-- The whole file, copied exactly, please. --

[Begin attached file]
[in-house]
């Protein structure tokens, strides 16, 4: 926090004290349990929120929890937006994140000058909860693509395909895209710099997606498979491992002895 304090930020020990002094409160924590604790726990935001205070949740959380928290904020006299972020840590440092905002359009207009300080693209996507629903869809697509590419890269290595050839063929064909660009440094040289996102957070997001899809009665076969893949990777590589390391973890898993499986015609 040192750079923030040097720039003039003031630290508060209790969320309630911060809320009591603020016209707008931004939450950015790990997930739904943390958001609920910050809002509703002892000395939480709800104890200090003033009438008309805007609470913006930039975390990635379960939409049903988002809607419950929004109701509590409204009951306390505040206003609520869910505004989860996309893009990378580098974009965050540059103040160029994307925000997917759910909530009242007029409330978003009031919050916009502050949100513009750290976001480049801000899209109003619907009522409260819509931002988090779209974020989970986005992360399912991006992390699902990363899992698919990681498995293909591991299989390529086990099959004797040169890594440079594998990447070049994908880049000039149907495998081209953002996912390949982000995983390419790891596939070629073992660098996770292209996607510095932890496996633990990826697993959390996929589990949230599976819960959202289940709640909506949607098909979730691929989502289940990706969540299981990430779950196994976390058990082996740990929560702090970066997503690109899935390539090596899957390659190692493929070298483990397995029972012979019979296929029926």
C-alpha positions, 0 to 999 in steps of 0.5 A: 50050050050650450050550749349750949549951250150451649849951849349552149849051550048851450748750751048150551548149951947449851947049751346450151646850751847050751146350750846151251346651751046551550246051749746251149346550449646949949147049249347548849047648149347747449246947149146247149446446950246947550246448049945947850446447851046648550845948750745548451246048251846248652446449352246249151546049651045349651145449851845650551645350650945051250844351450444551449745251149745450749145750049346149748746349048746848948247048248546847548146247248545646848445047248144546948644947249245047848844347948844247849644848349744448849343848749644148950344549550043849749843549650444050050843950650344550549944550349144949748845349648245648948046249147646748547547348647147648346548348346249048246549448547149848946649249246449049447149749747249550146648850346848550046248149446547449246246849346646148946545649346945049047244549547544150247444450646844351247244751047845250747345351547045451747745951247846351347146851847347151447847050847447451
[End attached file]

[in-house]
């Protein structure tokens, strides 16, 4: 926090004290349990929120929890937006994140000058909860693509395909895209710099997606498979491992002895 304090930020020990002094409160924590604790726990935001205070949740959380928290904020006299972020840590440092905002359009207009300080693209996507629903869809697509590419890269290595050839063929064909660009440094040289996102957070997001899809009665076969893949990777590589390391973890898993499986015609 040192750079923030040097720039003039003031630290508060209790969320309630911060809320009591603020016209707008931004939450950015790990997930739904943390958001609920910050809002509703002892000395939480709800104890200090003033009438008309805007609470913006930039975390990635379960939409049903988002809607419950929004109701509590409204009951306390505040206003609520869910505004989860996309893009990378580098974009965050540059103040160029994307925000997917759910909530009242007029409330978003009031919050916009502050949100513009750290976001480049801000899209109003619907009522409260819509931002988090779209974020989970986005992360399912991006992390699902990363899992698919990681498995293909591991299989390529086990099959004797040169890594440079594998990447070049994908880049000039149907495998081209953002996912390949982000995983390419790891596939070629073992660098996770292209996607510095932890496996633990990826697993959390996929589990949230599976819960959202289940709640909506949607098909979730691929989502289940990706969540299981990430779950196994976390058990082996740990929560702090970066997503690109899935390539090596899957390659190692493929070298483990397995029972012979019979296929029926």
C-alpha positions, 0 to 999 in steps of 0.5 A: 50050050050650450050550749349750949549951250150451649849951849349552149849051550048851450748750751048150551548149951947449851947049751346450151646850751847050751146350750846151251346651751046551550246051749746251149346550449646949949147049249347548849047648149347747449246947149146247149446446950246947550246448049945947850446447851046648550845948750745548451246048251846248652446449352246249151546049651045349651145449851845650551645350650945051250844351450444551449745251149745450749145750049346149748746349048746848948247048248546847548146247248545646848445047248144546948644947249245047848844347948844247849644848349744448849343848749644148950344549550043849749843549650444050050843950650344550549944550349144949748845349648245648948046249147646748547547348647147648346548348346249048246549448547149848946649249246449049447149749747249550146648850346848550046248149446547449246246849346646148946545649346945049047244549547544150247444450646844351247244751047845250747345351547045451747745951247846351347146851847347151447847050847447451